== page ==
8. Schema Modification and Coordination

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No matter how carefully your schema was designed, sooner or later changes in your application requirements will probably make it necessary to make changes to classes that are already instantiated and in use. When this happens, you will want the process of propagating your changes to be smooth and to impact your work as little as possible.

This chapter discusses the mechanisms GemStone and GemBuilder provide to help you accomplish this.

Schema Modification
explains how GemStone supports schema modification by maintaining versions of classes in class history objects. It shows you how to migrate some or all instances from one version of a class to another while retaining the data that these instances hold.

Schema Coordination
explains how to synchronize schema modifications between GemStone and the client Smalltalk.

8.1  Schema Modification

Client Smalltalk and GemStone Smalltalk both have schema modification support.

Client Smalltalk supports only a single version of a class. When a class definition is modified, migration of instances to the new class definition occurs immediately.

Because GemStone stores persistent objects, schema modification is a more complex issue.

GemStone Smalltalk supports schema modification and allows a more flexible migration by allowing you to define different versions of classes.These versions are associated by a class history object. When you redefine a class (or create a new class with the same name as an existing class, within the same SymbolDictionary), it automatically creates a new version of the class, leaving the old class definition also present in the repository; both versions refer to the same classHistory, which contains both class definitions.

It is not necessary that all versions of a class have the same name or other shared attribute; versions of a class are identified by being part of a single class history.

When you create a class definition, GBS will ask if you wish to commit your change and migrate all instances. This will migrate all instance of the old class definition to the new class definition. While convenient, this may be time-consuming for large repositories.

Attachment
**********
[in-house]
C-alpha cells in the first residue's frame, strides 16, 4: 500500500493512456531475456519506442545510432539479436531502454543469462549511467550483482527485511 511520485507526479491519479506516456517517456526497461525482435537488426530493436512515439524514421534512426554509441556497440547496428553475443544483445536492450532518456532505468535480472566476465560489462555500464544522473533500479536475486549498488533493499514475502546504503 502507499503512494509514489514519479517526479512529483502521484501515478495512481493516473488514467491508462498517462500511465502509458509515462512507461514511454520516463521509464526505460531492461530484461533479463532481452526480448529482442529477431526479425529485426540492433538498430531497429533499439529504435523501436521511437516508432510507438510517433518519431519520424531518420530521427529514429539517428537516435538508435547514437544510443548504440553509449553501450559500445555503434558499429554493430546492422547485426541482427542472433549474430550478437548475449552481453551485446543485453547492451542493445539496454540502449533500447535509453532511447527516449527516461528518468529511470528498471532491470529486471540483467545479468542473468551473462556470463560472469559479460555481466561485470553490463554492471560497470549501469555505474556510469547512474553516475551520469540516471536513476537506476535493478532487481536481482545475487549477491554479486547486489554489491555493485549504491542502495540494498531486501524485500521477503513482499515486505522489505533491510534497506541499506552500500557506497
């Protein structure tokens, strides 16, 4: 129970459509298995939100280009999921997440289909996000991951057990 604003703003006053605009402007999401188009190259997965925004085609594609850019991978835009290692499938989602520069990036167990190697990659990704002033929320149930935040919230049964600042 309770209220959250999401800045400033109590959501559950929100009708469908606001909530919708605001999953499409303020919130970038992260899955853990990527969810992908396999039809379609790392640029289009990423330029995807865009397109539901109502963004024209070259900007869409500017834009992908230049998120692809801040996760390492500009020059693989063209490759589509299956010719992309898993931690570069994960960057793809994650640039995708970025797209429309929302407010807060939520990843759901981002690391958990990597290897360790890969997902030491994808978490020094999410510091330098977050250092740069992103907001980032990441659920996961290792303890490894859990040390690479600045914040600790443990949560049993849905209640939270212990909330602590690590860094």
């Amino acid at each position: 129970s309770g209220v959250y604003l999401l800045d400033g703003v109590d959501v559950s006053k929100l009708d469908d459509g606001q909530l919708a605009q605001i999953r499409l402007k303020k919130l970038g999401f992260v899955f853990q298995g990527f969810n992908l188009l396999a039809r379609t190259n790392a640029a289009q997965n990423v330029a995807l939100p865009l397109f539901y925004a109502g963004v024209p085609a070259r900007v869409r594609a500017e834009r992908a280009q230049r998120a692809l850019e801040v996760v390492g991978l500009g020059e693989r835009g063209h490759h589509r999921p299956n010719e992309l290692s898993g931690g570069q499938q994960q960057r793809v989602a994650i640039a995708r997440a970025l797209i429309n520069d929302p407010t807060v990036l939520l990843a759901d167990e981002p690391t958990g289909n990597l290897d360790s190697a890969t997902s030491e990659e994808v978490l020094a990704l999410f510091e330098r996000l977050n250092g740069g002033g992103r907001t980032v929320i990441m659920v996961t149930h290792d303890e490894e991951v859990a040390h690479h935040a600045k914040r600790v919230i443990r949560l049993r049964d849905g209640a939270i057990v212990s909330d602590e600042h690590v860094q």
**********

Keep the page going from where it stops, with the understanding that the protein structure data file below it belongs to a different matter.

GemStone server smalltalk supports highly configurable instance migration. For details about schema modification, how GemStone handles class versioning, and the options for instance migration, see the “Class Creation, Versions, and Instance Migration” chapter in the Programming Guide for your GemStone/S server.

8.2  Schema Coordination

GemBuilder’s goal in supporting schema migration is to provide an interaction between the client Smalltalk and the GemStone server that provides as much of GemStone’s capabilities as possible, while minimizing the impact on the client Smalltalk system.

GemBuilder preserves the behavior of having only a single version of a given class in client Smalltalk at one time. That client Smalltalk class will be mapped to a specific version of a GemStone server class, resolved at login time (if a connector is defined) by its name. If, while faulting an object into client Smalltalk, GemBuilder discovers that the server object is an instance of a class that is a different version of the class that is in client Smalltalk, and the class version of the server object is earlier than the class version that is already mapped to the client class, it will be faulted in in the format of the class in client Smalltalk and flagged so that if it is modified and written back to the server, the server instance will be of the newer class version. This will lazily-migrate forward server instances to newer class versions.

For example, suppose you have a class named Foo on the GemStone server, and there are two versions of it: Foo [1] and Foo [2]. Suppose that client Smalltalk has a representation of Foo [2]. Instances of Foo [2] are replicated back and forth between client and server, as usual. If GemBuilder attempts to fault an instance of Foo [1], however, GemBuilder will discover that there is no class mapping for Foo [1]. GemBuilder will then do the following:

1. It will fetch the name of the GemStone server class and discover that there is a client Smalltalk class by the same name that is already mapped to a server class.

2. It will verify that the two server classes are in the same class history, and that the version of Foo [1] is earlier than the version of Foo [2].

3. It will then ask GemStone to make a copy of the Foo [1] instance, migrate the copy to Foo [2], and replicate that migrated copy to the client. The client replicate is mapped to the original Foo [1] server instance.

4. If the client replicate is later modified in client Smalltalk, marked dirty, and flushed to the server, it will not be migrated back, and the server object will become an instance of Foo [2].

This process is fairly expensive. If you are running GemBuilder in verbose mode, the discovery of an client Smalltalk class that is mapped to an old version of a GemStone server class (a version that is not the migration destination) will be logged to the transcript. If you see this happening frequently, you should consider migrating your instances to the GemStone server class version corresponding to your client Smalltalk class.

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